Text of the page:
Television
1106 Words

It's not easy being Wendy Mesley

The CBC journalist talks about her TV newsmagazine ‘Undercurrents’, being a homebody and, yes, we went there, her bad hair days

Supplied publicity photo, 2000
CBC 'Undercurrents' journalist Wendy Mesley Supplied publicity photo, 2000

If there’s one phrase to describe CBC TV journalist Wendy Mesley, it’s “down to earth.” She’s not your typical news anchor, constantly checking her hair in the mirror. At the same time, you understand she’s well known. Famous.

There are typically three things that come up when you mention Mesley’s name: she’s the ex-wife of National anchor Peter Mansbridge, she’s an attractive woman, and finally, she’s a very good journalist.

“It should be the other way around, don’t you think?” Mesley comments.

Born in Montreal and raised in Toronto, as a child, Mesley displayed an early interest in reporting. Her father was a journalist, but he left the family before she was a year old. She got her first break in her late teens, leaving her part-time job scraping cafeteria dishes to answer phones at a local radio station. It was there when she got the chance to do an interview; she was hooked. Taking the next step, she enrolled in the journalism program at Ryerson’s Polytechnic University and later became a print reporter on Parliament Hill. A few years later, she worked her way into television, becoming a reporter for CBC's The National, and an anchor for various CBC programs. She’s now the host of CBC’s Sunday night current affairs program, Undercurrents.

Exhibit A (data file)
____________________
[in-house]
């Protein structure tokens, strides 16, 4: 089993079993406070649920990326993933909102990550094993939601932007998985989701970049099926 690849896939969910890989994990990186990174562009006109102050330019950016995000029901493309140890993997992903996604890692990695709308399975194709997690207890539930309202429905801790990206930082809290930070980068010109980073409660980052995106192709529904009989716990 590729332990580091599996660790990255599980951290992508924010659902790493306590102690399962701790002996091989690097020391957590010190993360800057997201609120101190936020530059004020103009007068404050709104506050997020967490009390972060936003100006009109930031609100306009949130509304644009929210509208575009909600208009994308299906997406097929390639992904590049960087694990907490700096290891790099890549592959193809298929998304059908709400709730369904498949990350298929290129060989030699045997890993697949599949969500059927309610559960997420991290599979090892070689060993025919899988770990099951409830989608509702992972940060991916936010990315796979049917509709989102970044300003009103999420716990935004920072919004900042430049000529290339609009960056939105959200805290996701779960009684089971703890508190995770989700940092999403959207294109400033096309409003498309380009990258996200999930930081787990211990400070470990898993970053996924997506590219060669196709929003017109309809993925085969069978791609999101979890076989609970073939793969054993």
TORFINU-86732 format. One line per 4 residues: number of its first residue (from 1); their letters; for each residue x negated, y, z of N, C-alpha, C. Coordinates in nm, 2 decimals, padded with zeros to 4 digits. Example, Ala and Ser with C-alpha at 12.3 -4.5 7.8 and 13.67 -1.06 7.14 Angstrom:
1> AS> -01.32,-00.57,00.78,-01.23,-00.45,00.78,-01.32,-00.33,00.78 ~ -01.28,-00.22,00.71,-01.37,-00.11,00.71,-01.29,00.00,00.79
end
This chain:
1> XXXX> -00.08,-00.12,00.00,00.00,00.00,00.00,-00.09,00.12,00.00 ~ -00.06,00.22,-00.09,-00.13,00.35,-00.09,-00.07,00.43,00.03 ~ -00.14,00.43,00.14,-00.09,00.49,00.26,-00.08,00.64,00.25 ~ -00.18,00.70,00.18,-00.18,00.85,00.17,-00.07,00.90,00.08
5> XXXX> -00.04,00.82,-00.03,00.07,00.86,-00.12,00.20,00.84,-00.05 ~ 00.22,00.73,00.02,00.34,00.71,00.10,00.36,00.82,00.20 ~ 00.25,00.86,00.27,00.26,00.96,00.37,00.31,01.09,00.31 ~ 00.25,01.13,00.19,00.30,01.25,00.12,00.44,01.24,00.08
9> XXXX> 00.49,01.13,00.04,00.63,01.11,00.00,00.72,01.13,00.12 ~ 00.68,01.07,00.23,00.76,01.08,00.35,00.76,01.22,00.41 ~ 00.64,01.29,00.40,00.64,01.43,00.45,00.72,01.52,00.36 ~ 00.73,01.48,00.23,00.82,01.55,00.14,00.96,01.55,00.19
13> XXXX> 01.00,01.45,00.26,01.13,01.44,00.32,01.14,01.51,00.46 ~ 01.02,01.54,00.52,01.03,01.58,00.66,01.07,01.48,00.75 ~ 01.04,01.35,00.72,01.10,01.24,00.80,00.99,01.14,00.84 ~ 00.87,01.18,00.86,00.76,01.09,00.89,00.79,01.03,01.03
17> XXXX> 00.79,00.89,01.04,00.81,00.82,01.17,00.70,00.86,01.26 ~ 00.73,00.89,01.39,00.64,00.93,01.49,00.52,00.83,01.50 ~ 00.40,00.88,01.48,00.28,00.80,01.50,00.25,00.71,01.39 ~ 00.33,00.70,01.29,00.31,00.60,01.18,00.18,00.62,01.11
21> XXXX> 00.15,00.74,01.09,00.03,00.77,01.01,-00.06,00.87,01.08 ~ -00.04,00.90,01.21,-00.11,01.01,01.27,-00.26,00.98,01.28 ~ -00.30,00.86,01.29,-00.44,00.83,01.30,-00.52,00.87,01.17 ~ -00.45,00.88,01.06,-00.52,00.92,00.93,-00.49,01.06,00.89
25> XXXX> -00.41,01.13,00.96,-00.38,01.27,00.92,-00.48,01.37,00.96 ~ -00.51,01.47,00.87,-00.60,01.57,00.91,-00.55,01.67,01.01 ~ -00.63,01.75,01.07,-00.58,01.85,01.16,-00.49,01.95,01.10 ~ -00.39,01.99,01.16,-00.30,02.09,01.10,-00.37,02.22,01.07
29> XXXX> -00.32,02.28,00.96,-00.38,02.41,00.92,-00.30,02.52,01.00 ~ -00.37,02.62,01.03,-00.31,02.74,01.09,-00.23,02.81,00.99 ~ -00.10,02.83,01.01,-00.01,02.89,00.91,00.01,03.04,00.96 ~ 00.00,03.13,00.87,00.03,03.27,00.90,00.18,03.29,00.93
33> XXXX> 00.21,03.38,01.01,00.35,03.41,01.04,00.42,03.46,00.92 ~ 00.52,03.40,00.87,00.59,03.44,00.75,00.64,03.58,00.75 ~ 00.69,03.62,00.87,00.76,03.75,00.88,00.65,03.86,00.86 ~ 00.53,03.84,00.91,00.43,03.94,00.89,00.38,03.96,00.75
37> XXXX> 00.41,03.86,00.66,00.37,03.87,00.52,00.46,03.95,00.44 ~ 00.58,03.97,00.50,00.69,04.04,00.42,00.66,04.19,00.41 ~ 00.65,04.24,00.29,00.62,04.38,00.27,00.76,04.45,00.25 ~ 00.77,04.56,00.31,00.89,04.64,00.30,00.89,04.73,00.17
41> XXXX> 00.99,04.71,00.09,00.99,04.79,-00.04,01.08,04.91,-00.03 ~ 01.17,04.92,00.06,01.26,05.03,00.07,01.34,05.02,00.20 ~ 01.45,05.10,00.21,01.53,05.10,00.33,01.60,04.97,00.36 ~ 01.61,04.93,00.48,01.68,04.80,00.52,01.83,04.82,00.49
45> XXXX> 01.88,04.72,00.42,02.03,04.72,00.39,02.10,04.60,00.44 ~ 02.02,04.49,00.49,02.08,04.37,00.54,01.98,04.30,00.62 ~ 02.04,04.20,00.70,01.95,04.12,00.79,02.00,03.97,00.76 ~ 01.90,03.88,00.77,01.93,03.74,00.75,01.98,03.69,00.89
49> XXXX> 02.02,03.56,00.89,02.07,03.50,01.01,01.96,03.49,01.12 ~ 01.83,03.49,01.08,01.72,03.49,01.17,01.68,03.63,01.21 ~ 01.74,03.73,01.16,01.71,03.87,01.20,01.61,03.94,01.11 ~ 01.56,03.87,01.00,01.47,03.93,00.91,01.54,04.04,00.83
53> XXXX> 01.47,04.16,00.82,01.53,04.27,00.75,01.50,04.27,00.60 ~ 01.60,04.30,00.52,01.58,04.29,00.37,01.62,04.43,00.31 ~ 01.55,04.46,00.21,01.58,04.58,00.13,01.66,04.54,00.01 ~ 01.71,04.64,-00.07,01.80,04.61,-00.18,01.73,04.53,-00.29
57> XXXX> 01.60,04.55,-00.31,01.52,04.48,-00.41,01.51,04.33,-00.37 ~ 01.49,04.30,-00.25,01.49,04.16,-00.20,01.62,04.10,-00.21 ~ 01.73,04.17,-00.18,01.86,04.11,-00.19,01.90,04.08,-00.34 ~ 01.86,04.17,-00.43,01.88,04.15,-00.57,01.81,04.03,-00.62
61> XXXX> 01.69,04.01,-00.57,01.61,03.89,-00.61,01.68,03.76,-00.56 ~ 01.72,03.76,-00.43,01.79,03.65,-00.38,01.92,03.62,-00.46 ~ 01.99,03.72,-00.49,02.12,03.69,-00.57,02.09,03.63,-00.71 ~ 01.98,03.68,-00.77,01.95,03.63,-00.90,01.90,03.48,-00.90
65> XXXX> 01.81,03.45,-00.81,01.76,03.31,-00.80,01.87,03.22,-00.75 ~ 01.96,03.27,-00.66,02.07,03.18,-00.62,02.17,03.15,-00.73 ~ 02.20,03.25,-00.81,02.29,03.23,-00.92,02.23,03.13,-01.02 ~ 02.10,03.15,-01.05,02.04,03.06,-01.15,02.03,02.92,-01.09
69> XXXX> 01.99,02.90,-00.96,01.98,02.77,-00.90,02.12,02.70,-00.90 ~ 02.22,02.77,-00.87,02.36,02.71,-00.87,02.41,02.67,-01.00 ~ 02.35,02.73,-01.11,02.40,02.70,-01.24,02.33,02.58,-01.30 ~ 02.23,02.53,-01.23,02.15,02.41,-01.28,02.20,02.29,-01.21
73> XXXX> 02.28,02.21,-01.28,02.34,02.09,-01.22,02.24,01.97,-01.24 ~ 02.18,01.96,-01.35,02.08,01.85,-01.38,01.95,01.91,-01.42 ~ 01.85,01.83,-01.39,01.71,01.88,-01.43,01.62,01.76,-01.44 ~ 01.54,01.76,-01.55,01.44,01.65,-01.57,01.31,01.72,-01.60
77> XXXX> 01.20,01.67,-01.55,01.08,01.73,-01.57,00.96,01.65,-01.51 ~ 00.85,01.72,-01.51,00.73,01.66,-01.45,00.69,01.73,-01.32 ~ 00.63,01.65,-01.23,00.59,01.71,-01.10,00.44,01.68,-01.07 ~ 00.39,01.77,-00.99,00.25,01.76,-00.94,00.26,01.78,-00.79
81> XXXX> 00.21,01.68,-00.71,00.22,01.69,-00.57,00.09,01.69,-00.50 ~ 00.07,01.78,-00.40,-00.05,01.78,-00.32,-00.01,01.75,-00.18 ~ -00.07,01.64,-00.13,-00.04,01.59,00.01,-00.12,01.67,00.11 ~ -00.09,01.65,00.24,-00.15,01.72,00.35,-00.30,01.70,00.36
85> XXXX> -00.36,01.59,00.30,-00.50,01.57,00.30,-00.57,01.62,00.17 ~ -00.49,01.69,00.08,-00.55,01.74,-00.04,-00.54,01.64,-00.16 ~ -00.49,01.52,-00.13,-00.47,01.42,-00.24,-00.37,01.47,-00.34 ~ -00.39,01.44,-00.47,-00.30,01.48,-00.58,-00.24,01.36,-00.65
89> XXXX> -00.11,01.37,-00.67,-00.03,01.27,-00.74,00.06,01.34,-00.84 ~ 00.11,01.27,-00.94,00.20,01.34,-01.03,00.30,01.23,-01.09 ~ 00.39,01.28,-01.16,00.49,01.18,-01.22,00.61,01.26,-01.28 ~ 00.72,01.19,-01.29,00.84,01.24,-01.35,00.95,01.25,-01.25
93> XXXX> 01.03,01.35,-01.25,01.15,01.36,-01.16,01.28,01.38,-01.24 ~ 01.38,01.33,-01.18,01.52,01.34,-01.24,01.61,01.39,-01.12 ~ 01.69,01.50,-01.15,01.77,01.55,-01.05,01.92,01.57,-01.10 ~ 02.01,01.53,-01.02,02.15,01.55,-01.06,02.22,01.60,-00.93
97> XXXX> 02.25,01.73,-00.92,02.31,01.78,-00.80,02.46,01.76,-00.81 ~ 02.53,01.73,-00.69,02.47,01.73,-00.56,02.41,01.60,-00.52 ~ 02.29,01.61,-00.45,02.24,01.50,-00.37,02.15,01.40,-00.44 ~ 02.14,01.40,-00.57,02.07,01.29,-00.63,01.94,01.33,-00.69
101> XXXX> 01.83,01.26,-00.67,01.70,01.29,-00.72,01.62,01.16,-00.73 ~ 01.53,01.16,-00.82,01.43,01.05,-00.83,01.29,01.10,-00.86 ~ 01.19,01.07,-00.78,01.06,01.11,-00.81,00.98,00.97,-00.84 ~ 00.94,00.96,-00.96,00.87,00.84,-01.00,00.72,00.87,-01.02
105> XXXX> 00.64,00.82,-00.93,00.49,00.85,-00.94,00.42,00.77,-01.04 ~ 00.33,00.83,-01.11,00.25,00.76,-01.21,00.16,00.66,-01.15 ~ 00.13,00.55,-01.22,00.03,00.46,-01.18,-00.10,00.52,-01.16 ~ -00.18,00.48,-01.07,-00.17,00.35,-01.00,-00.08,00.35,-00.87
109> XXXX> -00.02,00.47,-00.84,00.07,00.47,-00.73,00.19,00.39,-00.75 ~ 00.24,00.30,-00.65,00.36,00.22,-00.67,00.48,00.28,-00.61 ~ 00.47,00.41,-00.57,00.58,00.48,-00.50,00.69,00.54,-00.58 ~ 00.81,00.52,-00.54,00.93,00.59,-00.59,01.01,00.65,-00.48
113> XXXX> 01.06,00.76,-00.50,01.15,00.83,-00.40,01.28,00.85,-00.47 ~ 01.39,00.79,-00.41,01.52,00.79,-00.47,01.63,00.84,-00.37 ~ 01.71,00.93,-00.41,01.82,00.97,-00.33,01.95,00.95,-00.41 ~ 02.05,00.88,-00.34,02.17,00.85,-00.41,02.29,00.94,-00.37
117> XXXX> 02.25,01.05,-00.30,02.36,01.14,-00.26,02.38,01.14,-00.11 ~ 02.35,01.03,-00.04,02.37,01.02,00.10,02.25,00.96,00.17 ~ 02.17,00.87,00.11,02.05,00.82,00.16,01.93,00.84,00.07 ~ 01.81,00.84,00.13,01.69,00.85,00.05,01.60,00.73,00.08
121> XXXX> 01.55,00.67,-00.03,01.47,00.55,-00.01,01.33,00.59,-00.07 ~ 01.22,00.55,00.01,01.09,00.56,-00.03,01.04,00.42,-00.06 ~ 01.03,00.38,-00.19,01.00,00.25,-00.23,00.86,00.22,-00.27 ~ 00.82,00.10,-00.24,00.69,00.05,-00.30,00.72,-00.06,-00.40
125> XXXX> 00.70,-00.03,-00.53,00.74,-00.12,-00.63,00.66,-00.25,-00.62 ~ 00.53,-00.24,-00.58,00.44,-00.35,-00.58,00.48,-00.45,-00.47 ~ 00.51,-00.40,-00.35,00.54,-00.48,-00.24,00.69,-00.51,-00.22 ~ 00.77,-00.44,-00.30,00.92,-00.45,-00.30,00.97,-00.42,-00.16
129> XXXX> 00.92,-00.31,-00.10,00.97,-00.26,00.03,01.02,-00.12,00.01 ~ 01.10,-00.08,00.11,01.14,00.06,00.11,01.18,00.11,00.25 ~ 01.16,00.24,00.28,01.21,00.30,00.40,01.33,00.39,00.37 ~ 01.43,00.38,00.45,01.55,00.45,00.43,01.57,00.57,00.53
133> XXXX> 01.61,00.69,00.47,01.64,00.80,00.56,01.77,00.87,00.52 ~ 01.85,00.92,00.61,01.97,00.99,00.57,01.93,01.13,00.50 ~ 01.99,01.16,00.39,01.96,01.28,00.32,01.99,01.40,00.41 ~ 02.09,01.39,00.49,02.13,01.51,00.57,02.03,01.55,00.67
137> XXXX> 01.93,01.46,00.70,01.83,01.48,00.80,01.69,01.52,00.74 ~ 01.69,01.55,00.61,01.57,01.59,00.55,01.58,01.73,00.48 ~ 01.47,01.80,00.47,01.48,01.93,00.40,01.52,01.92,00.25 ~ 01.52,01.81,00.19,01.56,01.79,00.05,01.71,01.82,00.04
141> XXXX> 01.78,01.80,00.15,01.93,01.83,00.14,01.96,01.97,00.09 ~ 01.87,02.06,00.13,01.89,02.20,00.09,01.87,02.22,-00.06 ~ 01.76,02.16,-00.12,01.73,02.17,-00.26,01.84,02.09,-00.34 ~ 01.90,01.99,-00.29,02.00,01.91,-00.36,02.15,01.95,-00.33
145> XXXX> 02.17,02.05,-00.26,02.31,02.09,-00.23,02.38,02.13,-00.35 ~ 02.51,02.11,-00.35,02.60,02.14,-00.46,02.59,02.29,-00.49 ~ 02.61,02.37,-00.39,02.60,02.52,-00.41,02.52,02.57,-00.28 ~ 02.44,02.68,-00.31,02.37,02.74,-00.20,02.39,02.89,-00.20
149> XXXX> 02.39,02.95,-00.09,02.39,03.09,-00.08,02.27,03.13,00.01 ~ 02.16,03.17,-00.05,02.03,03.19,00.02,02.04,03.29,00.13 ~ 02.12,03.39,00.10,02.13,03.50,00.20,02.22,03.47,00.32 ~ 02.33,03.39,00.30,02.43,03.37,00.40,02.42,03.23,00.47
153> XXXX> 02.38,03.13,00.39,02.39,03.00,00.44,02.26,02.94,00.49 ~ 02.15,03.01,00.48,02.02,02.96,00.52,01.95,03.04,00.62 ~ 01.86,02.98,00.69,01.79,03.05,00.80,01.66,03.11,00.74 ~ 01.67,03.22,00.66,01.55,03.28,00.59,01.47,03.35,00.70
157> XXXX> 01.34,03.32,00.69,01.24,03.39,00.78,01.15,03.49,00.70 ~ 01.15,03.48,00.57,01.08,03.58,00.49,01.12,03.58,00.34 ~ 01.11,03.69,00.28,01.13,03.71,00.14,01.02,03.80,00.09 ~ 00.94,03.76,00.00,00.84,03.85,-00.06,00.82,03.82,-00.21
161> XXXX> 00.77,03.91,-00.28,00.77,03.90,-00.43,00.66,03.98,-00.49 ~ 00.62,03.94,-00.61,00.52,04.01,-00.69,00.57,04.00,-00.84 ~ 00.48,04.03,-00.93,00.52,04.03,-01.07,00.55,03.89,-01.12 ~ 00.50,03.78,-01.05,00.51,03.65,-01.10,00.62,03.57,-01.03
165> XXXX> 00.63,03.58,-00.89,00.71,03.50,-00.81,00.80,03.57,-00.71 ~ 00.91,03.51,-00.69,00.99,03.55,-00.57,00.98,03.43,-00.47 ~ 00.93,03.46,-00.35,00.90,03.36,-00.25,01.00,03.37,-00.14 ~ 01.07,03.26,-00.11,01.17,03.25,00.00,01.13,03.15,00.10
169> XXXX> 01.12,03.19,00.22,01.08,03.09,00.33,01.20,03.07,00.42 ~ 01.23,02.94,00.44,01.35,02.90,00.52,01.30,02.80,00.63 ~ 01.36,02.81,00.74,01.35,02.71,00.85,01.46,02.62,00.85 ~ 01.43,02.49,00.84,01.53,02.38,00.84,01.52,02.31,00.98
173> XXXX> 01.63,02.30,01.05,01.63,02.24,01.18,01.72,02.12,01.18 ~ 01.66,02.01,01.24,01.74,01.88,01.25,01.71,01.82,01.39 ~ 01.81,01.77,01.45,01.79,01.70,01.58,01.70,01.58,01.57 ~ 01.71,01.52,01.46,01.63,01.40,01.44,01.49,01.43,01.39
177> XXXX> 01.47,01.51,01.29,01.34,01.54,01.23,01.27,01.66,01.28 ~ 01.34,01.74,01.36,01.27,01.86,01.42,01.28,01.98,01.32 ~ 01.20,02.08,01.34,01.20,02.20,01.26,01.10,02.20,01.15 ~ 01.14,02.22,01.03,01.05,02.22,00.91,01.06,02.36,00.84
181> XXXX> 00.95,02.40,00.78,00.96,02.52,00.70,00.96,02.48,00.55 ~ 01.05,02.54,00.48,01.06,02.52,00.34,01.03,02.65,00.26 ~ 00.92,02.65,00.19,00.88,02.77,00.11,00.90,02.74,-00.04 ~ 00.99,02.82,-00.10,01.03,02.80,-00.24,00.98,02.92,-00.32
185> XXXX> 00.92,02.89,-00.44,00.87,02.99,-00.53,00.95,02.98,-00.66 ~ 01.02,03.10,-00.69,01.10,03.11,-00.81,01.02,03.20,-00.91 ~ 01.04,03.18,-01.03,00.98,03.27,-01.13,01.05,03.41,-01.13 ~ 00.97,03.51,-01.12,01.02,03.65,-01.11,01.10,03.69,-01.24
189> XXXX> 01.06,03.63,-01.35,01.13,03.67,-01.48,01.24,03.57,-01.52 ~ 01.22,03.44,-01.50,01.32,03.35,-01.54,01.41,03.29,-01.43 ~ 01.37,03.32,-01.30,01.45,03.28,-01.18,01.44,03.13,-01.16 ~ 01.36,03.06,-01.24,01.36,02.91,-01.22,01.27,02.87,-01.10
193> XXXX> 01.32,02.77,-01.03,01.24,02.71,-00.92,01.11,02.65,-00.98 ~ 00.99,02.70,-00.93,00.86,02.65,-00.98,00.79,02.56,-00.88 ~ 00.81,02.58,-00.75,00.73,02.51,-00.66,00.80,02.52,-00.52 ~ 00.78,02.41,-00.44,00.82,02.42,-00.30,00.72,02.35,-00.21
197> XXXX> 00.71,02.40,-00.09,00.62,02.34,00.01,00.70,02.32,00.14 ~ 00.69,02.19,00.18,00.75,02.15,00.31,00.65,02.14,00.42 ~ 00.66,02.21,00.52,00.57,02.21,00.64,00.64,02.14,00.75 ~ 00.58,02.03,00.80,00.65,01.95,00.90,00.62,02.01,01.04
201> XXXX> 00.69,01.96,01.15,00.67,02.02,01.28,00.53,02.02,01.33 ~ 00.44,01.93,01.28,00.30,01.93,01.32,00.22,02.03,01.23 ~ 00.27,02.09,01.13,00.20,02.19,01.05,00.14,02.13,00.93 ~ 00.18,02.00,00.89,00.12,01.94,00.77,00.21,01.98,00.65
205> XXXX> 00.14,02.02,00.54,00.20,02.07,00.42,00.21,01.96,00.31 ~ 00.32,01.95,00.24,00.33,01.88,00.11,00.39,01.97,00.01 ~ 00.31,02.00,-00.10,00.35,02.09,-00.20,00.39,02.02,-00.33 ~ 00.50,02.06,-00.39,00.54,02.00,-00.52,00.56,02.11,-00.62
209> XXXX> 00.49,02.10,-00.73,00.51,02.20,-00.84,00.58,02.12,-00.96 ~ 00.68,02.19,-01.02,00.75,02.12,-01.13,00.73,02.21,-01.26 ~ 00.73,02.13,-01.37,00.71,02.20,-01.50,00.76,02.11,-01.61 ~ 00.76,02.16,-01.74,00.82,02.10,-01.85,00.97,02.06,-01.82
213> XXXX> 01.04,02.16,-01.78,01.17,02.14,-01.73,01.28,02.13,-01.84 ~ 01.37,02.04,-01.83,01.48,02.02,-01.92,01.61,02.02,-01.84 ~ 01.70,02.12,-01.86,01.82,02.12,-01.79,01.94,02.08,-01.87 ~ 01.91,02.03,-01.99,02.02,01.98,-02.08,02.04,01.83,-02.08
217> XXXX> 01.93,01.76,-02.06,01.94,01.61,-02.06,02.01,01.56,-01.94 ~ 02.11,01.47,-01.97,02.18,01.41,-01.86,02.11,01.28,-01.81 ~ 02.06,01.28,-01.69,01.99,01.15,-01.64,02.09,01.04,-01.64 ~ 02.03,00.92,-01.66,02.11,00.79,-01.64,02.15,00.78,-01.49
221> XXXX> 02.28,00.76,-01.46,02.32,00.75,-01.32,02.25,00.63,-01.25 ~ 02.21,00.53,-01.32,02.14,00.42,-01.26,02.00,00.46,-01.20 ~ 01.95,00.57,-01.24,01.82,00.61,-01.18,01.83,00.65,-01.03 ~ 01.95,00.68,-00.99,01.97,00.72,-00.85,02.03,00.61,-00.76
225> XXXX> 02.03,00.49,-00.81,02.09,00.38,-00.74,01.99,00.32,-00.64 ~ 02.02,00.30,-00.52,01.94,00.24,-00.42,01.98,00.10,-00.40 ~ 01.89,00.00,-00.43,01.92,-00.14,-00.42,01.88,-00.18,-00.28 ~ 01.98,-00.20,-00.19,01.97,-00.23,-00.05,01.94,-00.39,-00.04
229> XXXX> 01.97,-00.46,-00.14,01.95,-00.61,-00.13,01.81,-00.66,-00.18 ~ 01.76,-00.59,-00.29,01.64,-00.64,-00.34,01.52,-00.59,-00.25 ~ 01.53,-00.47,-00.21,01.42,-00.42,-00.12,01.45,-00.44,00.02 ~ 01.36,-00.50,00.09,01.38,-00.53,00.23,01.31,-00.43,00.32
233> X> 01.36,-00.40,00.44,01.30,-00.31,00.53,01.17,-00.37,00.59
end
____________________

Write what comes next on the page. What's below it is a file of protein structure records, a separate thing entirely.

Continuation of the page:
Despite her hard news credentials, Mesley has had to fight to be taken seriously as a journalist. Though regarded as one of Canada’s top reporters, her physical features are still discussed as part of her public persona.

Vince Carlin, chair of Ryerson’s School of Journalism, who first hired Mesley at the CBC, confirms this enviable struggle, that, yes, she’s had the “disadvantage of being attractive.”

“Let’s get real,” Mesley says, “no one ever complains about being too good-looking. Give me a break. It drives me crazy when people talk about the way I look instead of my journalism.

“I used to go out of my way [to dress down]. When I worked in Ottawa, you couldn’t tell that I had a chest, let alone a waist. I dressed like an old woman because I was trying to look older, but also because I didn’t want anyone to dare suggest that I got there because of ‘womanly wiles.’ Now I’m in my forties and there’s only a few years left where you can still look like a woman. So I figure, ‘The hell with all that!,” she laughs.

As a public figure and a journalist, Mesley is now used to being scrutinized. She’s a regular satirical target on CBC’s Royal Canadian Air Farce, and creepily, even has a love song written to her by a band called Show Biz Giants, titled “I’ve Got a Crush on Wendy Mesley.” She’s also a frequent target of Canadian tabloid magazine, Frank, which once featured, among other lowbrow reports, a pictorial series on her bad hair days.

“Well, I did have pretty bad hair,” she jokes, then self-deferentially pointing to an old publicity photo in her office featuring her at the anchor desk with a large perm. “That’s when I was married to Peter. Look at that! Not that I’ve got great hair now, but at least it’s a little more real.”

As a young reporter on Parliament Hill, Mesley was known for her 20-pound File-O-Fax which she carried everywhere. As the host of Undercurrents, a show that analyses media and information technology, it’s no surprise that Mesley has since upgraded her reporter's notebook.

“That was my old wallet,” she says. “I’ve got rid of all that junk. I don’t even carry around my checkbook anymore because I got a PalmPilot for Christmas.”

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